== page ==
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Olive oil lovers show lower stroke risk


5 Star



Olive oil lovers show lower stroke risk

Our Review Summary

This story explored the nature of an observational study about the stroke-reducing risks of olive oil. The story appropriately discussed other possible reasons for the findings and why a clinical trial is stronger evidence.


Why This Matters

With so much news coverage touting an apparent benefit from olive oil in this study (CBS had a headline about “huge decline in stroke risk”), it is refreshing to see so much time and space given to a clear-eyed evaluation of the evidence as this story provided.


Does the story adequately discuss the costs of the intervention?

Not Applicable

Not applicable.  The cost of olive oil is not in question.

Does the story adequately quantify the benefits of the treatment/test/product/procedure?


This story did the best job of the three stories we reviewed in quantifying the potential benefits observed in the study.

“Over the next five to six years, those intensive users suffered strokes at a rate of 0.3 percent per year. That compared with just over 0.5 percent among non-users, and 0.4 percent among moderate users.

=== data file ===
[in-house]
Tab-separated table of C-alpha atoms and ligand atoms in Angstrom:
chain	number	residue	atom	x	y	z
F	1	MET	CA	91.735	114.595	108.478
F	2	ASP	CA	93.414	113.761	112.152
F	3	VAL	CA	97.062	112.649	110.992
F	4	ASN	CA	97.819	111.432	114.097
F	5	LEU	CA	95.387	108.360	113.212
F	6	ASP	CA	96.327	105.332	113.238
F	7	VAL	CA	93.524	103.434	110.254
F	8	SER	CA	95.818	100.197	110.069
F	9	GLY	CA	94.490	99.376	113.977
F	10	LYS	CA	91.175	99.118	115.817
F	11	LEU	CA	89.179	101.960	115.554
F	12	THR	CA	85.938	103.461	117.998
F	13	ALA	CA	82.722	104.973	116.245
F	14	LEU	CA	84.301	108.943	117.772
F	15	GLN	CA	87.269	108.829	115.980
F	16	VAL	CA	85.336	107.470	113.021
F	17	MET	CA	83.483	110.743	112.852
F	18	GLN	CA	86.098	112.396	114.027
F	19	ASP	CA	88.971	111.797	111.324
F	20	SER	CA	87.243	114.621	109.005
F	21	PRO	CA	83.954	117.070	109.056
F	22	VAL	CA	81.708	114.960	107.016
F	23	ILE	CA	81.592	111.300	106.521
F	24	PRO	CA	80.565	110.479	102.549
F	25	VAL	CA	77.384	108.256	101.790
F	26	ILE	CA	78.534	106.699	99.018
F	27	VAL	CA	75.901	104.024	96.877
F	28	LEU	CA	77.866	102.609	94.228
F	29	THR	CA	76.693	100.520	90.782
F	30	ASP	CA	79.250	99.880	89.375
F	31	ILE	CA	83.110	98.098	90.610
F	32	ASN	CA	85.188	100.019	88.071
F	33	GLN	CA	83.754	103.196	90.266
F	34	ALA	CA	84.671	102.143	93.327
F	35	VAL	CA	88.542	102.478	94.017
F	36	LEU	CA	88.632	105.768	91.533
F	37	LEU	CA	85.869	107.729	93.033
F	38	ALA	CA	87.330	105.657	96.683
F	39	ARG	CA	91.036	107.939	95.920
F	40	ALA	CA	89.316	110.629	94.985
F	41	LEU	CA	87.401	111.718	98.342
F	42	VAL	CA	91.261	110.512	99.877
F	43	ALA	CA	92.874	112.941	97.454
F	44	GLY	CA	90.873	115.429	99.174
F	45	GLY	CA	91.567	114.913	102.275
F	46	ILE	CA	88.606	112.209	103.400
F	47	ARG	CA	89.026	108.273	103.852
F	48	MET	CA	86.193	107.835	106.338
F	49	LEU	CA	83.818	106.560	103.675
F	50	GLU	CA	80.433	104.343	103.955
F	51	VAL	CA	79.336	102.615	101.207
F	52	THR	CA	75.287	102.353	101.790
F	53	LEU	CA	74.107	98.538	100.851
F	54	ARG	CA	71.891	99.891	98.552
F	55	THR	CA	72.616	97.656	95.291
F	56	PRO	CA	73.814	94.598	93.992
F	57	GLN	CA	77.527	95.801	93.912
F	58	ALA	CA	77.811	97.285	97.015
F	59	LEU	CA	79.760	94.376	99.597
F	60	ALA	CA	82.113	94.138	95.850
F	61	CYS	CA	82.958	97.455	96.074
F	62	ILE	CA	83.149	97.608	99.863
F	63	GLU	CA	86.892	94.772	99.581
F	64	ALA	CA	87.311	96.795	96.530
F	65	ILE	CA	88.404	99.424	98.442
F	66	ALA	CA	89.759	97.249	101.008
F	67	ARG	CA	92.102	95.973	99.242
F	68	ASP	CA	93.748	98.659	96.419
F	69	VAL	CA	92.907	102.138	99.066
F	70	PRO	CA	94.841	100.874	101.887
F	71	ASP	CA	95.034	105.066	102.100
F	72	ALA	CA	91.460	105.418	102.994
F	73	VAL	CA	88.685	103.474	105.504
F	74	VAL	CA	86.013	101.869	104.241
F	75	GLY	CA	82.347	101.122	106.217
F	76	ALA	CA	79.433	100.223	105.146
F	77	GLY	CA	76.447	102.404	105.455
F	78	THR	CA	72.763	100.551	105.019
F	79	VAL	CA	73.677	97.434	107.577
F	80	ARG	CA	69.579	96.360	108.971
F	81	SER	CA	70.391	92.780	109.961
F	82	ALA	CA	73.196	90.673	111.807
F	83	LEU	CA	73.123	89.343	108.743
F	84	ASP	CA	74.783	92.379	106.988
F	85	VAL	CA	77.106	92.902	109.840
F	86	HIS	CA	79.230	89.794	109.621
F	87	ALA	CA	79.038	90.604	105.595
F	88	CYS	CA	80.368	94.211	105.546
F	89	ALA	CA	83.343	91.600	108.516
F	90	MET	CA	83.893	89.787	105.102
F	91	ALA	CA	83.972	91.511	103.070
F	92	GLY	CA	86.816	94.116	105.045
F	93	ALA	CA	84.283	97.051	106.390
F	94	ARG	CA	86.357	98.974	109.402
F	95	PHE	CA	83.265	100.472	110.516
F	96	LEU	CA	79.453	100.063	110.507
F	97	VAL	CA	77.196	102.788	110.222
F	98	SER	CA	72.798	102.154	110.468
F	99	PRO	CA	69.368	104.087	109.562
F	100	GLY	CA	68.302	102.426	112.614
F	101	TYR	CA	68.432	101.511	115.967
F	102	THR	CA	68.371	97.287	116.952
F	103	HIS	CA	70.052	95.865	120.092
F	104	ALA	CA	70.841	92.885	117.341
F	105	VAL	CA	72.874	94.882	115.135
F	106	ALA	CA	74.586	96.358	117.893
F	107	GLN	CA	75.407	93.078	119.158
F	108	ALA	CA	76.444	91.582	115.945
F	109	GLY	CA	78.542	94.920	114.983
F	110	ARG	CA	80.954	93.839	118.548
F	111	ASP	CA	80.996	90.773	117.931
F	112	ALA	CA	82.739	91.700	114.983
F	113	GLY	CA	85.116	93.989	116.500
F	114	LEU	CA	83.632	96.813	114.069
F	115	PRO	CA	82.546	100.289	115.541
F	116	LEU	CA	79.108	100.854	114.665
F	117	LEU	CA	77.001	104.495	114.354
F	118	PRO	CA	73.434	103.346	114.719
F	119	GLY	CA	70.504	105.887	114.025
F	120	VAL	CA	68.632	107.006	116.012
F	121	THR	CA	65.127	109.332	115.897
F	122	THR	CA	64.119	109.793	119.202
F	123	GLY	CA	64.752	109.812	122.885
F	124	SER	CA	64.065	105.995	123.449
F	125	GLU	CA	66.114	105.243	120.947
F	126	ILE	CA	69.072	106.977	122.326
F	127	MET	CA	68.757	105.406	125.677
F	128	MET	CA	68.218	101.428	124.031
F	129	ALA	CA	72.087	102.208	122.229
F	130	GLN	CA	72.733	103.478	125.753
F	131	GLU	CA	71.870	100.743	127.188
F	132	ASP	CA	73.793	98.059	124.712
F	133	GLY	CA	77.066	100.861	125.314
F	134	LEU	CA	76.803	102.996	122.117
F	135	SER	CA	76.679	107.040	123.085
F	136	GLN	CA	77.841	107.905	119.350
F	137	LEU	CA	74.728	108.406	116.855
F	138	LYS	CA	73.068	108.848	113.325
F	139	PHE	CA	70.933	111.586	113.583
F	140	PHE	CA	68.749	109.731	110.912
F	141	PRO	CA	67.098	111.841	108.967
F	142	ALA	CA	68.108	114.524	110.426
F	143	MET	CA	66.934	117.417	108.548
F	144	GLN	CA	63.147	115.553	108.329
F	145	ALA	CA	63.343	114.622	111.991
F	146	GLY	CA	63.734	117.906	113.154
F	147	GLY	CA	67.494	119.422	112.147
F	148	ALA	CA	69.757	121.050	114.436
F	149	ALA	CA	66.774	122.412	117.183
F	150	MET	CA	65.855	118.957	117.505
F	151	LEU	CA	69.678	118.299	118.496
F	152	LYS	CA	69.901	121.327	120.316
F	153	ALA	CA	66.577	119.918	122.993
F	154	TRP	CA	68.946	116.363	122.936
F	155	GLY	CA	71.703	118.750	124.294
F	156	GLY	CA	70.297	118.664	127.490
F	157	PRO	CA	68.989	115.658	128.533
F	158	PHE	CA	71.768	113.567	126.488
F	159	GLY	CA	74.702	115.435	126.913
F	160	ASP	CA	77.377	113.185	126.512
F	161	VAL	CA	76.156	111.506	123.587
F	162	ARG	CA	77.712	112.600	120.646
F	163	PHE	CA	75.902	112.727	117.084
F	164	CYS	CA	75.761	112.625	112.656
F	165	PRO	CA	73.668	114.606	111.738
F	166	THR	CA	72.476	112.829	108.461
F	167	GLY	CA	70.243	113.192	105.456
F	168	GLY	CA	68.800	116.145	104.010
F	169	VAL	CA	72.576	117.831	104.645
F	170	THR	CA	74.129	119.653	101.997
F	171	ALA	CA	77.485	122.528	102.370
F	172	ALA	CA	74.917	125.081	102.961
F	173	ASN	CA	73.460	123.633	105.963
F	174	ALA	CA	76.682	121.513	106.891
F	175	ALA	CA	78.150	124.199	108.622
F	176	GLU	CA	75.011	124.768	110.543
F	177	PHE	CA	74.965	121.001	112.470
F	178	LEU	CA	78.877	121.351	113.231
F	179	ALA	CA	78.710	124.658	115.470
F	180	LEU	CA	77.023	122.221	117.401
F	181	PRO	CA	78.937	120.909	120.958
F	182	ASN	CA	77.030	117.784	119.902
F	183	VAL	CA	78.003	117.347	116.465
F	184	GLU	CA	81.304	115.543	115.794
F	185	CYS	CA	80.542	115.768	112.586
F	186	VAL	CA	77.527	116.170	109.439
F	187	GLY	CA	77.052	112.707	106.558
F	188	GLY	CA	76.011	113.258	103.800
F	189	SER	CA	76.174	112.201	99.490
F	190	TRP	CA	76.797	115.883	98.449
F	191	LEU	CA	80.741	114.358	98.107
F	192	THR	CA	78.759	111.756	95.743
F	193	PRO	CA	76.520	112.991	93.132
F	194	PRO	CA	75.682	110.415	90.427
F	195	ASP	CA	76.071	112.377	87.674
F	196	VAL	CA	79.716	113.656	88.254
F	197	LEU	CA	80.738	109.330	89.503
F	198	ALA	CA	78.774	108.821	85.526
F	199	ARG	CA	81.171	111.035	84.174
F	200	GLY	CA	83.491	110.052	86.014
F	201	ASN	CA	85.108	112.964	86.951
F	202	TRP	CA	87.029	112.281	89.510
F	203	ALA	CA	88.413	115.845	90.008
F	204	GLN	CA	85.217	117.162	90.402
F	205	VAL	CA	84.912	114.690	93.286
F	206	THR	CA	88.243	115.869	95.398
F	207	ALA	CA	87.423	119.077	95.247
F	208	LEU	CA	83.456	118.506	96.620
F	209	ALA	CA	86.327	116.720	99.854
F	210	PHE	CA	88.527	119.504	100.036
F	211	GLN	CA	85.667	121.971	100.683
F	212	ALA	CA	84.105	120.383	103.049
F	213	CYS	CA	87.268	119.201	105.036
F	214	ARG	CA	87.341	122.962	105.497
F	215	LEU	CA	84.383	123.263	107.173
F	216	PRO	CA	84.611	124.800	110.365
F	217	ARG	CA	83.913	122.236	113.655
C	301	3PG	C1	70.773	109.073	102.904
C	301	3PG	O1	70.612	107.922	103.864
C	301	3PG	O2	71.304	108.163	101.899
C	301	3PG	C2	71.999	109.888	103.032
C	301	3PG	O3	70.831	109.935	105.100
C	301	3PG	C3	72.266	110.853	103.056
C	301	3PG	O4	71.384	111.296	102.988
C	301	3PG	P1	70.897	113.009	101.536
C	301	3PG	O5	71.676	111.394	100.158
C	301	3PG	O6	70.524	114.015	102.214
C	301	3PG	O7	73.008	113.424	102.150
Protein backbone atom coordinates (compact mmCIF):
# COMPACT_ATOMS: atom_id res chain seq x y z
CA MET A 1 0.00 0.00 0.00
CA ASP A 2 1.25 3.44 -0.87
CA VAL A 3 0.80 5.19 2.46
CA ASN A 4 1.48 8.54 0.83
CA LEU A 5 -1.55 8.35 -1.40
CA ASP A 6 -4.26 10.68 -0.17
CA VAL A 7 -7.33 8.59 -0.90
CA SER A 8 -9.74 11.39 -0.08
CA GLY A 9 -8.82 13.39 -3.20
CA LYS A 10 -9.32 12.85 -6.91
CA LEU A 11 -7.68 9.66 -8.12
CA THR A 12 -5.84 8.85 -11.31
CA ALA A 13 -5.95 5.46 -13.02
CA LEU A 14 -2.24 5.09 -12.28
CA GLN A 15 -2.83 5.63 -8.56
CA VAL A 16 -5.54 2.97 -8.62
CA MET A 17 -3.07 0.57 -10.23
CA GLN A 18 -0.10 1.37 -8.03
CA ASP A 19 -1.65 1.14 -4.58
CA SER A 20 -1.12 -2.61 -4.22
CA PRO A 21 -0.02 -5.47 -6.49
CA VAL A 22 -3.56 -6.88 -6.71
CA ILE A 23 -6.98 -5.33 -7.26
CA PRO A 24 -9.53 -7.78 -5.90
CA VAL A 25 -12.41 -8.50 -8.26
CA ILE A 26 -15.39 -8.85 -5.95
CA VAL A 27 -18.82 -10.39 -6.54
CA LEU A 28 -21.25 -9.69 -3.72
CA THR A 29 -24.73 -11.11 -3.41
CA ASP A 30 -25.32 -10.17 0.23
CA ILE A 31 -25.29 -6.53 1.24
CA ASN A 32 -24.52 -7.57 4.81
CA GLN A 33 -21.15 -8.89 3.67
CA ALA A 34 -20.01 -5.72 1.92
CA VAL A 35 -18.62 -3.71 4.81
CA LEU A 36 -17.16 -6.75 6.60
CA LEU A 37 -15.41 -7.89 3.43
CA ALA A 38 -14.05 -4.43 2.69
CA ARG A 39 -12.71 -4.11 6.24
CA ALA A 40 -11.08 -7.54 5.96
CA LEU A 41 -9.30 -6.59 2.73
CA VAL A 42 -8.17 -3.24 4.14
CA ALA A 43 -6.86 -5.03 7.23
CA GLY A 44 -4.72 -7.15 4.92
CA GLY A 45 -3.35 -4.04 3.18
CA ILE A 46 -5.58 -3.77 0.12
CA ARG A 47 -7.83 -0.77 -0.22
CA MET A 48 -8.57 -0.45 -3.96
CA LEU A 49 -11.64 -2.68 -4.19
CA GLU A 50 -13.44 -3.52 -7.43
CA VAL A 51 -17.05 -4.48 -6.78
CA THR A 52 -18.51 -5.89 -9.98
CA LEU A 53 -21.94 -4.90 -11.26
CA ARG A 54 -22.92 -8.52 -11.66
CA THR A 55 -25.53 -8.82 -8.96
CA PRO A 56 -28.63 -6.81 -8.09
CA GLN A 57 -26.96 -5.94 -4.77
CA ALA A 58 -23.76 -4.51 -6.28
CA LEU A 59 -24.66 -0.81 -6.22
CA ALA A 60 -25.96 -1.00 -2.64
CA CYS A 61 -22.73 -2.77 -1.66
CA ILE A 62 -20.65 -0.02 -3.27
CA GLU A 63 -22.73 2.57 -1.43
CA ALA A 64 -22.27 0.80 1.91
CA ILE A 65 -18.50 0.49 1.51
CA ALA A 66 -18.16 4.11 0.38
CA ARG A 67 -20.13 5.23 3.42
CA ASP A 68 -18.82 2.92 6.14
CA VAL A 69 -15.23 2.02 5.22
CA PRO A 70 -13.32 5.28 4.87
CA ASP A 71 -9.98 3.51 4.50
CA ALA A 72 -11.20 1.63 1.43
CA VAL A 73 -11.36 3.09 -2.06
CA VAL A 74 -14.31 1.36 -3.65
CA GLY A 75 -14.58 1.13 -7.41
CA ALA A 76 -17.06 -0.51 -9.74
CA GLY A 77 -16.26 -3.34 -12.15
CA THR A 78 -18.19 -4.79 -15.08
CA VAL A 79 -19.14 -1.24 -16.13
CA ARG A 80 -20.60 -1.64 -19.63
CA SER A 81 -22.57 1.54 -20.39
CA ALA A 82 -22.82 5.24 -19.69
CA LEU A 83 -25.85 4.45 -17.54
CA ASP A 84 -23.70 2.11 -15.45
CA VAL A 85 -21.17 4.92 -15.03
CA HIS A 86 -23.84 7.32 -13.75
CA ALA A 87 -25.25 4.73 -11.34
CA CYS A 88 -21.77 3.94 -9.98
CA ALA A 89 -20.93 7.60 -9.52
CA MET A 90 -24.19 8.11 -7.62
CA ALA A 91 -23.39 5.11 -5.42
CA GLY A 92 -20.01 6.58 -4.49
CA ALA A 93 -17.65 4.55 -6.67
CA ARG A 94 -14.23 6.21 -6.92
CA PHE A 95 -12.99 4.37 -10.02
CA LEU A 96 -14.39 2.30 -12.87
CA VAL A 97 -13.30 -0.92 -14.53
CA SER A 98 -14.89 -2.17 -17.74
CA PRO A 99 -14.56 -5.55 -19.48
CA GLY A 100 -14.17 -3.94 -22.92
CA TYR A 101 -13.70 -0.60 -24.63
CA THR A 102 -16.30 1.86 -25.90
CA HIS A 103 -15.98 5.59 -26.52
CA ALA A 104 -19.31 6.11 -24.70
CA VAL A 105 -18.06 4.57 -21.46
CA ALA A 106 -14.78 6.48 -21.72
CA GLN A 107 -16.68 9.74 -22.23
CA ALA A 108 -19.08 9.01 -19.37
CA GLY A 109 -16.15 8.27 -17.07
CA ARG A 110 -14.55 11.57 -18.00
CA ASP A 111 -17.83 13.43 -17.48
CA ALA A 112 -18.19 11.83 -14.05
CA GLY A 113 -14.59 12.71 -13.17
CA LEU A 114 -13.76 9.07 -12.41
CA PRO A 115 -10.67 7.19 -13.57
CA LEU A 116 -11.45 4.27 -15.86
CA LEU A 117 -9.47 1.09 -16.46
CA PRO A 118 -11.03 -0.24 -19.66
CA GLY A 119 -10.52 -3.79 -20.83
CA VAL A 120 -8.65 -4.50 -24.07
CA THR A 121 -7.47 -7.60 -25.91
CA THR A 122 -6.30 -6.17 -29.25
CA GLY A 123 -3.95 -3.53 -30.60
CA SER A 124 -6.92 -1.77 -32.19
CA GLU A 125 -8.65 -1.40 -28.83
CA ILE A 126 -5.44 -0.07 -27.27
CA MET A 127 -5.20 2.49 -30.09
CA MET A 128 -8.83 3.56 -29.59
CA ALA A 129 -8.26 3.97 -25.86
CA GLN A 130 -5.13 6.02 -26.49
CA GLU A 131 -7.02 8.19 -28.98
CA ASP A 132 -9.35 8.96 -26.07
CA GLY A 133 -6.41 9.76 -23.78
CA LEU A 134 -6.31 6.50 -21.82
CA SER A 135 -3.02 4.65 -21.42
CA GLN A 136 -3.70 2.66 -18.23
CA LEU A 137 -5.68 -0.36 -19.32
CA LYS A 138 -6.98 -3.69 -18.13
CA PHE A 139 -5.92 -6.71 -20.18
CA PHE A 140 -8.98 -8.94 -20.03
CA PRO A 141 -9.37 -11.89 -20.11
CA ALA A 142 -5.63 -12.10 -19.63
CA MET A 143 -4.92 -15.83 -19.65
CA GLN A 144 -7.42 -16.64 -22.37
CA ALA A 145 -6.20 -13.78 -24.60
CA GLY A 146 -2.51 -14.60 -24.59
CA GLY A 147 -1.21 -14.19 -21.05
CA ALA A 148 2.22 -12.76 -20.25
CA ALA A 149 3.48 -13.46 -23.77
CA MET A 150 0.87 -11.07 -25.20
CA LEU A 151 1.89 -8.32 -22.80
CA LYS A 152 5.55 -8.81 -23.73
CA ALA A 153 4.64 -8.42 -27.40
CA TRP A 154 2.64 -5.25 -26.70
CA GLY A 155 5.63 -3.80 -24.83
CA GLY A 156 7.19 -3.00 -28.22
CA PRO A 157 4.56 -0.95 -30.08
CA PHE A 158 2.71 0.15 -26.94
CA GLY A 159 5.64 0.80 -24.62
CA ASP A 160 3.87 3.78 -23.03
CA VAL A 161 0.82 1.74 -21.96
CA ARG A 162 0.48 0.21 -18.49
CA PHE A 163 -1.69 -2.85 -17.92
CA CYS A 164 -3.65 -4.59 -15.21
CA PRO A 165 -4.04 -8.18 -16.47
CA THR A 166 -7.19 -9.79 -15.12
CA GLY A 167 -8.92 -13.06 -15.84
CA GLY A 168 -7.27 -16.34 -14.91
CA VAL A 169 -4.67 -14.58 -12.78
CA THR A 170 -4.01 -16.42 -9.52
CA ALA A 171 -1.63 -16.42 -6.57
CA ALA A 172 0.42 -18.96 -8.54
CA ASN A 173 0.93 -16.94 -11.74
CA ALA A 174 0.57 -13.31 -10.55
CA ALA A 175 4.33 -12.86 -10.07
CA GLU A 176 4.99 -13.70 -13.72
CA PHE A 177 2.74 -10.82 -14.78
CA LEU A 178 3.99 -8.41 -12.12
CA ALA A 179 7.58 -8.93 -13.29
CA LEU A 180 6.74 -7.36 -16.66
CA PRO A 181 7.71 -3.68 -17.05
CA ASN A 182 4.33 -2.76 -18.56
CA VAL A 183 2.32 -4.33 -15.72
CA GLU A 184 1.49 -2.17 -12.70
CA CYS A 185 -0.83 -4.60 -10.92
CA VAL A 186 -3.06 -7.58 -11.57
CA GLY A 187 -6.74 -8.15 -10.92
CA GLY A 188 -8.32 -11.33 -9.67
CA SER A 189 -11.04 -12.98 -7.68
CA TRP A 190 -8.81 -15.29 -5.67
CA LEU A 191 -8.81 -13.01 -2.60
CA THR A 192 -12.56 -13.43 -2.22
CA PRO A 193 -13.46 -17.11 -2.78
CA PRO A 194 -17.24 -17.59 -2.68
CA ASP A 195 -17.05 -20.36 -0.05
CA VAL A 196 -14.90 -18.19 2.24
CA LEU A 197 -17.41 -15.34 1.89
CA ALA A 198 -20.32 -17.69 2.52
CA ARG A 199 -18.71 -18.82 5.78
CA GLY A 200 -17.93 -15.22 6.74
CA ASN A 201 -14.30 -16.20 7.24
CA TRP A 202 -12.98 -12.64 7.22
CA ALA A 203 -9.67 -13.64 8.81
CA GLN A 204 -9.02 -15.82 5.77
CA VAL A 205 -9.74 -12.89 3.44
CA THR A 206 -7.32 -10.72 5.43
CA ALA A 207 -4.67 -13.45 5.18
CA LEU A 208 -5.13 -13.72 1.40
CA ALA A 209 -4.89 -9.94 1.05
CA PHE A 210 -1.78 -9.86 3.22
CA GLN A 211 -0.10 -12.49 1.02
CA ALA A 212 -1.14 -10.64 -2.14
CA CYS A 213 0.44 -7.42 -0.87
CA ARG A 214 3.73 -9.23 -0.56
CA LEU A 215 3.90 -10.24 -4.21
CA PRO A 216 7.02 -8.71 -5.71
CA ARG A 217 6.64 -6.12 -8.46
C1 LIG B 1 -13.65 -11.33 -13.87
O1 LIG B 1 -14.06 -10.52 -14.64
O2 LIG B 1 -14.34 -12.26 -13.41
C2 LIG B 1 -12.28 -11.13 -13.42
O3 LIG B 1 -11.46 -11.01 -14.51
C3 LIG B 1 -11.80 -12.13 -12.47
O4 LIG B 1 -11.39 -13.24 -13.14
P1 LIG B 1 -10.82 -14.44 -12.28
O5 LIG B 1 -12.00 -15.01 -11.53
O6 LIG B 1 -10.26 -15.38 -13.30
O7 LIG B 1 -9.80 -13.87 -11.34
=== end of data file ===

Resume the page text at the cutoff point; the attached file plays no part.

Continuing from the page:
When the researchers factored in other diet habits, exercise levels and major risk factors for stroke — like high blood pressure and diabetes — heavy olive oil use was tied to 41 percent reduction in the odds of stroke.”

There are better ways to try to communicate numbers of less than one percent.  But we applaud the detail provided.

Does the story seem to grasp the quality of the evidence?


Excellent.  The story devoted almost 200 words to the potential limitations of such an observational study. Also a clear description of the cohort design.

Does the story commit disease-mongering?


No disease-mongering of stroke in the story.

Does the story use independent sources and identify conflicts of interest?


The story included strong input from a researcher who wrote in an editorial on the study.

Does the story compare the new approach with existing alternatives?


The story at least mentioned other factors that could be at play – no single food is consumed in isolation, he points out in his editorial. Olive oil is one part of the Mediterranean diet that has been tied to heart benefits. The diet also boasts plenty of fruits and vegetables, legumes, whole grains, fish and moderate amounts of red wine.”

Does the story establish the availability of the treatment/test/product/procedure?

Not Applicable

Not applicable. The availability of olive oil is not in question.

Does the story establish the true novelty of the approach?


The story attempted to put the new finding into the context of past research on olive oil and the Mediterranean diet.

Does the story appear to rely solely or largely on a news release?


It’s clear the story did not rely on a news release.

Total Score: 7 of 7 Satisfactory


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